Sea stars along much of the Pacific coast of North America are experiencing a mass mortality called sea star wasting syndrome. Early signs of the syndrome can include a “deflated” appearance, unnatural twisting, or small lesions on the surface that may increase in size and number. Wasting syndrome can progress rapidly, and often leads to loss of arms, softening of tissue, and eventual death just a few days after external signs become visible. Although similar sea star wasting events have occurred previously, a mortality event of this magnitude, with such broad geographic reach has never before been documented.
Wasting syndrome was first noted in ochre stars (Pisaster ochraceus) in June 2013 along the Washington coast during monitoring surveys conducted by researchers from Olympic National Park. ONP is part of a west coast-wide, long-term monitoring effort–the Multi-Agency Rocky Intertidal Network (MARINe), thus researchers from Alaska to California were quickly alerted to the emergence of the syndrome. Indeed, the majority of wasting syndrome-related observations are for ochre stars (the most common sea star in the intertidal). Other species affected include Evasterias troschelii (mottled star), Dermasterias imbricata (leather star), and Leptasterias spp (six-armed star). As of December, signs of wasting had been observed at 45 of 84 MARINe sites sampled since summer 2013, spanning the entire coast from Alaska to San Diego but varying in intensity from low levels of infection to mass mortality. Large gaps in available information hinder efforts to understand the outbreak.
In August, divers reported massive die-offs of the sunflower star, Pycnopodia helianthoides, just north of Vancouver, British Columbia and shortly thereafter, other sea star species in the region began showing signs of wasting. During October/November, a similar mass mortality event was documented in Monterey, CA, beginning with sunflower stars, then emerging in other species days to weeks later. As of mid-December, substantial numbers of sea stars with wasting syndrome were reported from southern California. Subtidal observations have thus far been largely opportunistic, and highly regional. Efforts are underway to standardize and coordinate a sampling approach, to better document the distribution of wasting syndrome in the subtidal and identify patterns of spread.
In nearly all subtidal wasting events documented during 2013, the sunflower star, Pycnopodia helianthoides is the first species to succumb to the disease. Other species affected (listed roughly in order of when signs of wasting first appear) include: Orthasterias koehleri (rainbow star), Pisaster brevispinus (giant pink star), Pisaster giganteus (giant star), Evasterias troschelii (mottled star), Pisaster ochraceus (ochre star), Solaster spp. (sun star), Dermasterias imbricata (leather star), Mediaster aequalis (vermilion star), Leptasterias spp (six-armed star), and Patiria miniata (bat star). It is unknown whether the disease spreads sequentially from one species to the next or if some species simply take longer to express symptoms. Two species for which massive, geographically expansive (but patchy) declines have been well documented are the sunflower and ochre stars. Other species are less abundant, and thus impacts of wasting syndrome are less clear.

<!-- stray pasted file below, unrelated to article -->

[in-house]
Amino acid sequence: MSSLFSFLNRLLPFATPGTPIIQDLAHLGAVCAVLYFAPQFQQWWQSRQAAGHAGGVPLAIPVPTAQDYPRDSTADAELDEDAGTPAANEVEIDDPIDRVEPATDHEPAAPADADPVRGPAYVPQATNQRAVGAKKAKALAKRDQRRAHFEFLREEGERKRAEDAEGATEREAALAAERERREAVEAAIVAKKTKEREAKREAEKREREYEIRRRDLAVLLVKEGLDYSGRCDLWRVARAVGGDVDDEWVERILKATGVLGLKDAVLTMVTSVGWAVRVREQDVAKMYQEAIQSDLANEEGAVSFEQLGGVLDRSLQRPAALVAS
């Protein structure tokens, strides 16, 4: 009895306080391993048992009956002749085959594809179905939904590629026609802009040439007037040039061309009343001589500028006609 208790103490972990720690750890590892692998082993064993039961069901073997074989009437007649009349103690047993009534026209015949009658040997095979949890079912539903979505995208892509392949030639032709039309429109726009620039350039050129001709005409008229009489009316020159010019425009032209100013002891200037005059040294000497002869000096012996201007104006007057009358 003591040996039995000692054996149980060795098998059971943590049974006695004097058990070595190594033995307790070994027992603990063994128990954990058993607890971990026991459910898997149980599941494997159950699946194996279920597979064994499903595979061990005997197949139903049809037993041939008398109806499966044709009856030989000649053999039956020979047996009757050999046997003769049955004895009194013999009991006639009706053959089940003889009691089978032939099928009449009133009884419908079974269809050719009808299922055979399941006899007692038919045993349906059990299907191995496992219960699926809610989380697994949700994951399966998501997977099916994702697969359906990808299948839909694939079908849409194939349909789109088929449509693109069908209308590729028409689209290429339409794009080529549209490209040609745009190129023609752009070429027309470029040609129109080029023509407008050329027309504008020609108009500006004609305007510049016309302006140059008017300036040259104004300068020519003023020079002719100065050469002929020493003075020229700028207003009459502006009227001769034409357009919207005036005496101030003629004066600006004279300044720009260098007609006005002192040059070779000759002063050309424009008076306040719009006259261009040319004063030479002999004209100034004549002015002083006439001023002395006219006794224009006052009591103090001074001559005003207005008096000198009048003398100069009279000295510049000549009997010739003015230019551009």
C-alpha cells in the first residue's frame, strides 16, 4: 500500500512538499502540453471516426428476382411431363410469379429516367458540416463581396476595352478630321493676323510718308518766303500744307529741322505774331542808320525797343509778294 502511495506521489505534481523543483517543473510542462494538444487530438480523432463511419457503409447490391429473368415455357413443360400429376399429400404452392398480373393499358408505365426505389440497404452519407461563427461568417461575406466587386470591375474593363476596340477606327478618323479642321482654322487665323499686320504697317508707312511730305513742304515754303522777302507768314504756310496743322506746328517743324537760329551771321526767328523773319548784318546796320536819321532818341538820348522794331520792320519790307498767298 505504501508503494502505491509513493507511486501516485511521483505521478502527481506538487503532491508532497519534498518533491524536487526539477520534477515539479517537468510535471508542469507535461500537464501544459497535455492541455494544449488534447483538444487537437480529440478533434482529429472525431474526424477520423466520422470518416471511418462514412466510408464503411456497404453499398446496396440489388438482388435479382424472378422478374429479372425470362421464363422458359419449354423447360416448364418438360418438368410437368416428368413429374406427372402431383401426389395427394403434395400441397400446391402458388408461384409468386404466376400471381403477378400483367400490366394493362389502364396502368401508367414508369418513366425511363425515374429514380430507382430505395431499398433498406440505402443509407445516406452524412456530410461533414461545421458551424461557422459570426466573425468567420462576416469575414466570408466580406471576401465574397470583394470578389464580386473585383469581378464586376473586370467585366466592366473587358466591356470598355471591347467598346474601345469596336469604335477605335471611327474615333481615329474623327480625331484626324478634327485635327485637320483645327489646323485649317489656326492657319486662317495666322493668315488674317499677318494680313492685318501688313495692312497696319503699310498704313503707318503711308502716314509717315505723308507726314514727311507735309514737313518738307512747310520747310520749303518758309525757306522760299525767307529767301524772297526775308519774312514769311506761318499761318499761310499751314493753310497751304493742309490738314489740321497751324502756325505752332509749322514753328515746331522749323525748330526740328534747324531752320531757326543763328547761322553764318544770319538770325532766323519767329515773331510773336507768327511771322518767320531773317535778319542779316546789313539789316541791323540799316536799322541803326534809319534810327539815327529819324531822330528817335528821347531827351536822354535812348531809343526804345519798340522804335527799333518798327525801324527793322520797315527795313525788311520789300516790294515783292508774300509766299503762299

Ecologists consider sunflower and ochre stars to be keystone species because they have a disproportionately large influence on the distribution and abundance of many other species. Scientists anticipate that such a large mortality event in keystone species could change the intertidal and subtidal seascapes. Scientists are working hard to understand the causes and consequences of the event. Previous examples of large-scale, mass mortality of individual marine species have resulted in dramatic ecosystem-wide changes.
How You Can Help
Numerous universities, government agencies, aquariums, and citizen scientists have been involved in this large collaborative effort and are listed at www.seastarwasting.org. Work is underway to launch citizen science projects to help researchers map the spread and distribution of the disease in different sea star species and in different regions. For information about coordinated surveys being done, and the coast-wide Sea Star Wasting Tracking Map visit www.seastarwasting.org.
Sources: University of California Santa Cruz